When used as a geographic demarcation, a term like “Western Buddhist” is simple and straightforward. Any Buddhist denizen or native of a Western locale is a “Western Buddhist”—at least in the case where “Western” refers to the Western world (rather than, say, a Buddhist of Western Australia), including locales on all inhabited continents. With his signature crass humor, Kyle writes in this direction. He points out that Western Buddhists include a vast medley of very different (and potentially) annoying types.

On the other hand, “Western” can have strong cultural—even racialized—undertones. “Western” becomes a proxy for us or them, drawing lines through nations, neighborhoods and even congregations. When defined in contrast to Asian, the designation cuts out the majority of those who have practiced Buddhism in Western nations—individuals like myself.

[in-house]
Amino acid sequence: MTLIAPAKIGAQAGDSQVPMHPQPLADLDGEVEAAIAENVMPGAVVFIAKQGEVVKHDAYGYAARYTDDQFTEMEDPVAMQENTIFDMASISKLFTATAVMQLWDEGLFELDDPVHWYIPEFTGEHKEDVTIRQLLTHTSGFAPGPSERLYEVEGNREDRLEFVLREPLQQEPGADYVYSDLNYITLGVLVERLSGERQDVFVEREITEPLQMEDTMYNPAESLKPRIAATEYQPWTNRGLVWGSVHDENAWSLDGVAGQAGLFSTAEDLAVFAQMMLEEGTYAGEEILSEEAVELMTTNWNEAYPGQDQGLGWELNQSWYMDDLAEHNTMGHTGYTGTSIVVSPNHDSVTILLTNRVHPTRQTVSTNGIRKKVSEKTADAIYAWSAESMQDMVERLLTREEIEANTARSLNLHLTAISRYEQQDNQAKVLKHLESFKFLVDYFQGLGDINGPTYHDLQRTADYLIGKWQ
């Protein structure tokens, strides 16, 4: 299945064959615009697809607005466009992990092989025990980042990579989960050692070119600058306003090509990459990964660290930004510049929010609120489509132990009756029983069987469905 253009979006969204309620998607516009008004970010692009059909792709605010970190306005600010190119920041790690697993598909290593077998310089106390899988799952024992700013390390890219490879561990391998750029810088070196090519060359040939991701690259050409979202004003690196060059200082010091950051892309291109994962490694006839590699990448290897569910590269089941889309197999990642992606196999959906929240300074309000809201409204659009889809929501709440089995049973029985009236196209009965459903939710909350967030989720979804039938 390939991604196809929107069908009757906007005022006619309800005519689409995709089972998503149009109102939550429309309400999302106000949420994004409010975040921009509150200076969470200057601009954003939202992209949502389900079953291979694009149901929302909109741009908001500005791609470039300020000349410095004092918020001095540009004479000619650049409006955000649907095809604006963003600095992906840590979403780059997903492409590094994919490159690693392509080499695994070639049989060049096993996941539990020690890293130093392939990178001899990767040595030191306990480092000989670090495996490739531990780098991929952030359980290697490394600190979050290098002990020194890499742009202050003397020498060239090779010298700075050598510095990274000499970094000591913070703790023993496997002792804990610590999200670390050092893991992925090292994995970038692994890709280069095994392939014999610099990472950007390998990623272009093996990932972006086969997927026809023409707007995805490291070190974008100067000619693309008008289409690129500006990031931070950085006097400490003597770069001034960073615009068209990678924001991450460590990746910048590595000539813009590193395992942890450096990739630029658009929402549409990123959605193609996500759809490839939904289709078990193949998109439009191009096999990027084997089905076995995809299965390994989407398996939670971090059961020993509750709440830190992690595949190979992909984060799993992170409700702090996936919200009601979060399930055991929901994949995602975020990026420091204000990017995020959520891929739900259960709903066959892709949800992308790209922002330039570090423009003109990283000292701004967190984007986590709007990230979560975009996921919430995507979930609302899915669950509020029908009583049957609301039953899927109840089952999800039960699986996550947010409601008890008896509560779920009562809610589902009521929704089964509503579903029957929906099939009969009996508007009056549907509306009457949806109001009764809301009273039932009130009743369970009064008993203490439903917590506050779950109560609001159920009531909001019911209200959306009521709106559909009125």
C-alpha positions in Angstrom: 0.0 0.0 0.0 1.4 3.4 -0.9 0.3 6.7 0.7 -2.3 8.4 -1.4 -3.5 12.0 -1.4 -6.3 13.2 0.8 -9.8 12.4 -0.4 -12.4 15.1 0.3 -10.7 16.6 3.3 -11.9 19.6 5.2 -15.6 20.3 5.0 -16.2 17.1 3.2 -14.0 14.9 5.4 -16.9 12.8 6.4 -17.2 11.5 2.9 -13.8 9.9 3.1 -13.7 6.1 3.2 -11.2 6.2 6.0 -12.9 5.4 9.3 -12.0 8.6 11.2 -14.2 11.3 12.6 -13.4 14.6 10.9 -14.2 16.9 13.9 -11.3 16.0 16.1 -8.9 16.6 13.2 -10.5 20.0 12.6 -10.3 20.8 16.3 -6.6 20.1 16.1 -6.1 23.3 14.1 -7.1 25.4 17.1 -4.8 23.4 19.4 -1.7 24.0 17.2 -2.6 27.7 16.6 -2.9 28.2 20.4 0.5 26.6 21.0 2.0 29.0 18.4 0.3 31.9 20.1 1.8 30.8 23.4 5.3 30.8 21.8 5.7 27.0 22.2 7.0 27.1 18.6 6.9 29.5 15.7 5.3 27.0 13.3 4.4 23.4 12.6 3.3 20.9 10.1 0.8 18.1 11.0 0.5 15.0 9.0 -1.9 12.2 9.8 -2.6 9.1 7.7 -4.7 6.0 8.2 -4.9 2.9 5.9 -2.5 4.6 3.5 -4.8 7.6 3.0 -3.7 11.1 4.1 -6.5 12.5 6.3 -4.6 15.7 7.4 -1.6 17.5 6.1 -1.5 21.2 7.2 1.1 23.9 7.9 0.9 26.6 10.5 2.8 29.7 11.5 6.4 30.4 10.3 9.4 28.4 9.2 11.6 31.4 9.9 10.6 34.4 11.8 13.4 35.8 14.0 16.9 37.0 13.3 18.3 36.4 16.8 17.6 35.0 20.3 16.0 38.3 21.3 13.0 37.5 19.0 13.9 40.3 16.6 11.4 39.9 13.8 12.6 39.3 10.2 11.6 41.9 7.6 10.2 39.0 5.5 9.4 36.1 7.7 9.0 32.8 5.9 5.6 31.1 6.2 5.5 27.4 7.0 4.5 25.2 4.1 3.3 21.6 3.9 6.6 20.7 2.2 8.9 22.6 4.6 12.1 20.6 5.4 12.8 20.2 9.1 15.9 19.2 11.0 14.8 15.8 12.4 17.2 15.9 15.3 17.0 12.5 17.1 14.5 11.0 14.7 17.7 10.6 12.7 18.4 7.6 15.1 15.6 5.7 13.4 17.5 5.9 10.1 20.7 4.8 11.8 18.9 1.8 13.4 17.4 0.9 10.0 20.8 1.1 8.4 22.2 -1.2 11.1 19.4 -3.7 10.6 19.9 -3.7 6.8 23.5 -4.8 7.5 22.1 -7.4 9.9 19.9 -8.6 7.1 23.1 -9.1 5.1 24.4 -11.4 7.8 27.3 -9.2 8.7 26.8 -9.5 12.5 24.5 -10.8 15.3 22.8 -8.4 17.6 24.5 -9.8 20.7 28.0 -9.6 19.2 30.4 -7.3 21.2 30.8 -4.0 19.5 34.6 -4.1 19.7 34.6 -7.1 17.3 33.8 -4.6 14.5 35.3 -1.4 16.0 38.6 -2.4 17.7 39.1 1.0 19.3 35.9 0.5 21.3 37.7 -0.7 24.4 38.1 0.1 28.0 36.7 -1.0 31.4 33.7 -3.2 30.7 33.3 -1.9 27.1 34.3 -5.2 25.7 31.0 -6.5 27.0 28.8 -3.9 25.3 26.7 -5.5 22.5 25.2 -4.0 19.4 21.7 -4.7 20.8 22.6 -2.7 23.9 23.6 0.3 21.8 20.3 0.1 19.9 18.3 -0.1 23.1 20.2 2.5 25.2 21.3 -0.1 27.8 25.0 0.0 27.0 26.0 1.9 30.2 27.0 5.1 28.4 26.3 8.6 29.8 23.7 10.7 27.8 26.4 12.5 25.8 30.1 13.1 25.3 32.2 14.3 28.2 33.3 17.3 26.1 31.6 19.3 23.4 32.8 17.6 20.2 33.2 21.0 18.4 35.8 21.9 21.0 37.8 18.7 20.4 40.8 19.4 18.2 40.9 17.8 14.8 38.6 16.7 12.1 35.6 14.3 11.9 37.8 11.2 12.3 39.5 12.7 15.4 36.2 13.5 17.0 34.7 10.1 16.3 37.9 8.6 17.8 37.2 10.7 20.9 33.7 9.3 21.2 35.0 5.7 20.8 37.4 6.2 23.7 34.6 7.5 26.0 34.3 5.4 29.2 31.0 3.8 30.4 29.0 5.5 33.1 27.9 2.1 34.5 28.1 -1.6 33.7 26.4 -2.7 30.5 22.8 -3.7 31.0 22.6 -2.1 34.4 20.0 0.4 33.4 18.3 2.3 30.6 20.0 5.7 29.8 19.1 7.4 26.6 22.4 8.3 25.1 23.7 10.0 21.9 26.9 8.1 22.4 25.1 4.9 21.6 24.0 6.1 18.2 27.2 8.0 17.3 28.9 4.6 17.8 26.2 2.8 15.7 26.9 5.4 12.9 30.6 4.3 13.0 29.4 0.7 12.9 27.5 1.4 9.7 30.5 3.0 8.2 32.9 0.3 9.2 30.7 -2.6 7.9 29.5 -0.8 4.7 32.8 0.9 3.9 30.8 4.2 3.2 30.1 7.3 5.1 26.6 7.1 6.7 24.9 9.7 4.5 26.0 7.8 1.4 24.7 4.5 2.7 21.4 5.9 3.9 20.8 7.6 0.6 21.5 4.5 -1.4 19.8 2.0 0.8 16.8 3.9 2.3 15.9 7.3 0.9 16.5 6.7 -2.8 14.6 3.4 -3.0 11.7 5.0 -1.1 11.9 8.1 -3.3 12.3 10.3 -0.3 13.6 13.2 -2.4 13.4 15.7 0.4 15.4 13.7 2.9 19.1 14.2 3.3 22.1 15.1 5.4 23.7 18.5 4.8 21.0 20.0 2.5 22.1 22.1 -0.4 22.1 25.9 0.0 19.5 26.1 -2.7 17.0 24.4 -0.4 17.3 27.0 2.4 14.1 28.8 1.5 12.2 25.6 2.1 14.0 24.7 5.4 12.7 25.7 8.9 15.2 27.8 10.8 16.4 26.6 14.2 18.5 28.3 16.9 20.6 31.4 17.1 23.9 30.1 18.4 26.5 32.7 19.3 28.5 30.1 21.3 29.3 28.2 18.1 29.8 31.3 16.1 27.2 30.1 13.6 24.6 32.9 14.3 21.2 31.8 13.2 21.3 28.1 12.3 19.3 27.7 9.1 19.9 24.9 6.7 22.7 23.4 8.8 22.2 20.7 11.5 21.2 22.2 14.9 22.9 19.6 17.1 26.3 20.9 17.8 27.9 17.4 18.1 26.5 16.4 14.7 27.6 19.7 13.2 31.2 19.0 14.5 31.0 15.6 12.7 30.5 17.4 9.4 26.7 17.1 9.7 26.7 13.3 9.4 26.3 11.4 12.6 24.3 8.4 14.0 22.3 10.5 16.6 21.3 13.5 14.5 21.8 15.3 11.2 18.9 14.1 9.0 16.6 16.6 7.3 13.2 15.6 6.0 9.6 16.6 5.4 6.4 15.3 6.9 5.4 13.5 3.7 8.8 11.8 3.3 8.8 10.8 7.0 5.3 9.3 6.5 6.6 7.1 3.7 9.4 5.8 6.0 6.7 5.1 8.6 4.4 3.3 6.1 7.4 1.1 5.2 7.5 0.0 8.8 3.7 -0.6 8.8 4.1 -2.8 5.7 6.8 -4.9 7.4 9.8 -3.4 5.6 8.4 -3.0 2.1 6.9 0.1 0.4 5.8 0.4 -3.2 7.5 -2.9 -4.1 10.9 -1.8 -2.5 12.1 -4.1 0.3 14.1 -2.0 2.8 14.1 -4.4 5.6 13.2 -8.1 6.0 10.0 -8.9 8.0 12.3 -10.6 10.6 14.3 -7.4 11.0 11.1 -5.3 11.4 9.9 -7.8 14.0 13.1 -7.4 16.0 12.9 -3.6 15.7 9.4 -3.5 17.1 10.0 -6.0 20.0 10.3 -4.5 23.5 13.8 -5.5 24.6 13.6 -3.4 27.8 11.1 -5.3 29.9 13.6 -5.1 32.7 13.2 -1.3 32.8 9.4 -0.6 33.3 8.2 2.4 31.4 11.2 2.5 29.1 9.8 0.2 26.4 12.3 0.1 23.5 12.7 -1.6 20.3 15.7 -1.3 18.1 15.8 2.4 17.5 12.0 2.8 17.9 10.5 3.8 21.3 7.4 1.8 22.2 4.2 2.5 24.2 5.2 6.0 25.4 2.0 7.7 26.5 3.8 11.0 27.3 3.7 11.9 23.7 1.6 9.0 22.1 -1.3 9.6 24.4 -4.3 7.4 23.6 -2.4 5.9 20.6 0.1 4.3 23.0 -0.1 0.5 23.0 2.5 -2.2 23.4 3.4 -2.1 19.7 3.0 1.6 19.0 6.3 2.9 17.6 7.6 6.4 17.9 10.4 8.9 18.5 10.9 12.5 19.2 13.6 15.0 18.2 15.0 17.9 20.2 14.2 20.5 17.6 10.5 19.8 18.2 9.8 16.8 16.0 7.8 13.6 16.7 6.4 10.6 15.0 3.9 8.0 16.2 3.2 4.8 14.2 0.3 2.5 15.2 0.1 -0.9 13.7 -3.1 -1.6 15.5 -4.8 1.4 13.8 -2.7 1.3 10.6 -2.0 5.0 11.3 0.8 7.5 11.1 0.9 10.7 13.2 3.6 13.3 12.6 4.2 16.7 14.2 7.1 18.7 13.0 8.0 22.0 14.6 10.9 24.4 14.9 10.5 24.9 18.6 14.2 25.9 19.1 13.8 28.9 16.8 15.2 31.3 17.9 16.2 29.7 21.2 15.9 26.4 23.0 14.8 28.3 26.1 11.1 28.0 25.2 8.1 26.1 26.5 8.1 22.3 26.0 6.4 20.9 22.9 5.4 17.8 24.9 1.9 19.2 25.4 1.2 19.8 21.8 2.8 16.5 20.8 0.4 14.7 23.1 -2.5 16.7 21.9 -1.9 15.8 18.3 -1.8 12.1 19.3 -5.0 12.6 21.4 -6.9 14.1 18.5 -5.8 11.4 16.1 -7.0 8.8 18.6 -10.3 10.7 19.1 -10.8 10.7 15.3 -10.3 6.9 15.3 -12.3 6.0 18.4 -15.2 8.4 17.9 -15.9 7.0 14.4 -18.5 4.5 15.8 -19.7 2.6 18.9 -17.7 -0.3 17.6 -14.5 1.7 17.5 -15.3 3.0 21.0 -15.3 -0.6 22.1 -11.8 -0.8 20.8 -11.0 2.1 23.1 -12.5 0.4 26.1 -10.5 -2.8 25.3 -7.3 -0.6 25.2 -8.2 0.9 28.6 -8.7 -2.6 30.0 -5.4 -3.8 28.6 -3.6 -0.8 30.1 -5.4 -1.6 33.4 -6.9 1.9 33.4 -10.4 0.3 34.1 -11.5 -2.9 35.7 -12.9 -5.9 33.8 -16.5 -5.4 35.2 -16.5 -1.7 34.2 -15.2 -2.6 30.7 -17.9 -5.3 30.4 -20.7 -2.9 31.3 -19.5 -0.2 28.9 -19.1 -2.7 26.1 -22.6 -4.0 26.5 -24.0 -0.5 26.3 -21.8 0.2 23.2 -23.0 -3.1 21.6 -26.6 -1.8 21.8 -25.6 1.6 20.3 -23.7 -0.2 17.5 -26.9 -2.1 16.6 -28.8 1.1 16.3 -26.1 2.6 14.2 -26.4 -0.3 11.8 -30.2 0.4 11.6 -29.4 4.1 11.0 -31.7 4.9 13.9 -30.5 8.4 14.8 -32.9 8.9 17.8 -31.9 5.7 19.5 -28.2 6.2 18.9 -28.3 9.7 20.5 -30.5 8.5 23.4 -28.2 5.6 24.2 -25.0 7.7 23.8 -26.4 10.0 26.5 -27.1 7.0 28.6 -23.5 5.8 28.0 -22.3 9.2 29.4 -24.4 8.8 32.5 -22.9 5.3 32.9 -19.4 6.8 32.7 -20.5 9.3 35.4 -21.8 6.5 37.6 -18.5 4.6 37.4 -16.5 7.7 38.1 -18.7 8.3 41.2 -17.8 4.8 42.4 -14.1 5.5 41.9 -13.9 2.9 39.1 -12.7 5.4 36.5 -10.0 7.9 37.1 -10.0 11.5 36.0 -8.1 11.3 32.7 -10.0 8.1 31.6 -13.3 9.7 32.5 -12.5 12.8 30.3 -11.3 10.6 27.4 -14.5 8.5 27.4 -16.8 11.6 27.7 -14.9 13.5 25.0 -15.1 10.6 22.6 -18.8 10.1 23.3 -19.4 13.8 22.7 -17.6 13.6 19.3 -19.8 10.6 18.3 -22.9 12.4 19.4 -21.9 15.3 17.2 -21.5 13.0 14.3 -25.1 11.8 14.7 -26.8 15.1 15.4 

I doubt there will be any solid ground where we can refer to the “West” and not step on the cultural and historical sensitivities of this term. Nevertheless, people do identify as Western—myself included. Perhaps the paradox is that we cannot refer to Western Buddhism without at the same time compromising our Western ideals, such as democracy, egalitarianism and fairness.

Update: I have no idea why I wrote that last line earlier yesterday, or what I meant by it. The conclusion that I’d rather have added is that it’s important that we challenge our notions of “Western Buddhism.” This term is real and substantial insomuch as individuals use it with deliberate meaning; however, I am very wary of this term’s divisive potential, often wielded as such. The authors above make clear that “Western” is not a straightforward concept, of whom Kyle Lovett most unambiguously makes the point, even amid satire, that one need not draw coarse cultural or ethnic distinctions by the use of “Western.” (18/07/2010)

New Agey Western Buddhism

Will Buckingham mentions the investment of a meditation center in a dowser, bringing up the important question: what’s the relationship between a dowsing and a meditation center?